Sate a young and lovely woman,
Weeping ever, weeping low.
Drearily throughout the forest
Did the winds of autumn blow,
And the clouds above were flying,
And Scamander rolled below.

'Faithless Paris! cruel Paris!'
Thus the poor deserted spake-
'Wherefore thus so strangely leave me?
Why thy loving bride forsake?
Why no tender word at parting?
Why no kiss, no farewell take?
Would that I could but forget thee-
Would this throbbing heart might break!

'Is my face no longer blooming?
Are my eyes no longer bright?
Ah! my tears have made them dimmer,
And my cheeks are pale and white.
I have wept since early morning,
I will weep the livelong night;
Now I long for sullen darkness,
As I once have longed for light.

'Paris! canst thou then be cruel?
Fair, and young, and brave thou art-
Can it be that in thy bosom
Lies so cold, so hard a heart?
Children were we bred together-
She who bore me suckled thee;
I have been thine old companion,
When thou hadst no more but me.

'I have watched thee in thy slumbers,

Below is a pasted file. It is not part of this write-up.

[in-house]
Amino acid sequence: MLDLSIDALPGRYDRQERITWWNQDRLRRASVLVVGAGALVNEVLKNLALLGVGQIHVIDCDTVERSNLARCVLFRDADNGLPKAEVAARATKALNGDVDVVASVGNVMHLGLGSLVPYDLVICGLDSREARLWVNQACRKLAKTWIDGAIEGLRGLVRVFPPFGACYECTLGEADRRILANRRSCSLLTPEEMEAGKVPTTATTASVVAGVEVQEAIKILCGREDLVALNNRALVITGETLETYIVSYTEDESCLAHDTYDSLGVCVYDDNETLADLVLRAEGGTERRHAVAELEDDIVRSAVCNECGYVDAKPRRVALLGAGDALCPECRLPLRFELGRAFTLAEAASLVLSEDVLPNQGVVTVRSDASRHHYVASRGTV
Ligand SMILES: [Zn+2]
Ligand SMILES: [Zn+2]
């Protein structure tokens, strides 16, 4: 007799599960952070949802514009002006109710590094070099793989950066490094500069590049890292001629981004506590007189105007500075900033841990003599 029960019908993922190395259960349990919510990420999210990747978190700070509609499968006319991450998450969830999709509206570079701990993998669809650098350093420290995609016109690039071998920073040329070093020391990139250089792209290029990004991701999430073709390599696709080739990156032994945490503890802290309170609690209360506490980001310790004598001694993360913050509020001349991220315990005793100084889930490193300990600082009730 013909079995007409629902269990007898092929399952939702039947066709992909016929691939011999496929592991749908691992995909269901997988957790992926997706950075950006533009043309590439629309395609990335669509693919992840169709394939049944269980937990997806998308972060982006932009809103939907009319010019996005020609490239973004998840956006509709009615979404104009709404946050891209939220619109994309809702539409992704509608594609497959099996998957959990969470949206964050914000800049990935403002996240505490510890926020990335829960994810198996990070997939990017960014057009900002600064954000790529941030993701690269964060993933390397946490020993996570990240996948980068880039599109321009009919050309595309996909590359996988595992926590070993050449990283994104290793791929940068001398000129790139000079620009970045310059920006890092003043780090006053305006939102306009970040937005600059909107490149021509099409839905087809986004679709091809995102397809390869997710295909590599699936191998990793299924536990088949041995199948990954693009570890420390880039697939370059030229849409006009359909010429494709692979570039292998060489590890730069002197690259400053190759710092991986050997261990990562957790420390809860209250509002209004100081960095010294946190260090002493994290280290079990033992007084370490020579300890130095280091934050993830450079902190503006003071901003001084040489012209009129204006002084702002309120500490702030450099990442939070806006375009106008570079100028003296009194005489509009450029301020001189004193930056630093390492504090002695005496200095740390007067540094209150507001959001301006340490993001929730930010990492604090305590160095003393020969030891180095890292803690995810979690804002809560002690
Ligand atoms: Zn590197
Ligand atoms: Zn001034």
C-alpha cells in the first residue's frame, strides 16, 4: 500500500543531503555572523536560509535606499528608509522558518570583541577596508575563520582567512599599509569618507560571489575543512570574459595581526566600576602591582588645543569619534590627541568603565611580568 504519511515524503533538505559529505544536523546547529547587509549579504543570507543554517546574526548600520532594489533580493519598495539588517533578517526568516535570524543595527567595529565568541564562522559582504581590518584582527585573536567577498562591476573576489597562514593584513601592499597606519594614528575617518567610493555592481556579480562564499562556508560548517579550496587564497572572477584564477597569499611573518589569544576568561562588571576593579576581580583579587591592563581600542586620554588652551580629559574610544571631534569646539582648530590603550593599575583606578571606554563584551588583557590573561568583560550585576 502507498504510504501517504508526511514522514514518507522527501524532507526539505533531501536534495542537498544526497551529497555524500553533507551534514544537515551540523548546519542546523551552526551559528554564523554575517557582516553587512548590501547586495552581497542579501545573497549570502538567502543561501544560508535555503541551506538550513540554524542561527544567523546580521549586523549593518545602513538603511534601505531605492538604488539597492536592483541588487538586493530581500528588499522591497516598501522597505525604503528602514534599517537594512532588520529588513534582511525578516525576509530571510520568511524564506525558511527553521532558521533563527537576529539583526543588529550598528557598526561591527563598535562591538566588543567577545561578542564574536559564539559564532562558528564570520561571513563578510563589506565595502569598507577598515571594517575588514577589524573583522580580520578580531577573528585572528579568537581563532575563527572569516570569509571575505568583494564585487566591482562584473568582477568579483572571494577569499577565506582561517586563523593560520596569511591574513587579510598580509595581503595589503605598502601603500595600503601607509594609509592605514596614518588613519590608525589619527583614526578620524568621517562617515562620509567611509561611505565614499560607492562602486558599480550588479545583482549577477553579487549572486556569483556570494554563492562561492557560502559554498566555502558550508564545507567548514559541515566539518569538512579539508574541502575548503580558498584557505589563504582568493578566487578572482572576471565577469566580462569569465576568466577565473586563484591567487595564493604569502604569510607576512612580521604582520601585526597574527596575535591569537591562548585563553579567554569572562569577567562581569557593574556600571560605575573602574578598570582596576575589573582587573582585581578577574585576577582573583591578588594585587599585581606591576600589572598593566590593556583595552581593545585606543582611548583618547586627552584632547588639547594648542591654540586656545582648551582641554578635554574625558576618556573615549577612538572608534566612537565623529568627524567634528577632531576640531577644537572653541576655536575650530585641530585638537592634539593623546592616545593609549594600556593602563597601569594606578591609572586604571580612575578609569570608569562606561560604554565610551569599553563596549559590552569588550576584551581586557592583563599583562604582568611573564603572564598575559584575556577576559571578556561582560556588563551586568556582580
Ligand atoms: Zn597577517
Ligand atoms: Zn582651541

When the shadow of a dream
Passed across thy smiling features,
Like the ripple of a stream;
And so sweetly were the visions
Pictured there with lively grace,
That I half could read their import
By the changes on thy face.

'When I sang of Ariadne,
Sang the old and mournful tale,
How her faithless lover, Theseus,
Left her to lament and wail;
Then thine eyes would fill and glisten,
Her complaint could soften thee:
Thou hast wept for Ariadne-
Theseus' self might weep for me!

'Thou may'st find another maiden
With a fairer face than mine-
With a gayer voice, and sweeter,
And a spirit liker thine:
For if e'er my beauty bound thee,
Lost and broken is the spell;
But thou canst not find another
That will love thee half so well.

'O thou hollow ship that bearest
Paris o'er the faithless deep,
Wouldst thou leave him on some island,
Where alone the waters weep?
Where no human foot is moulded
In the wet and yellow sand-
Leave him there, thou hollow vessel!
Leave him on that lonely land!

'Then his heart will surely soften,
When his foolish hopes decay,
And his older love rekindle,
As the new one dies away.
Visionary hills will haunt him,
Rising from the glassy sea,
And his thoughts will wander homewards
Unto Ida and to me.

'O! that like a little swallow
I could reach that lonely spot!
All his errors would be pardoned,
All the weary past forgot.
Never should he wander from me-
Never should he more depart,
For these arms would be his prison,
And his home would be my heart.'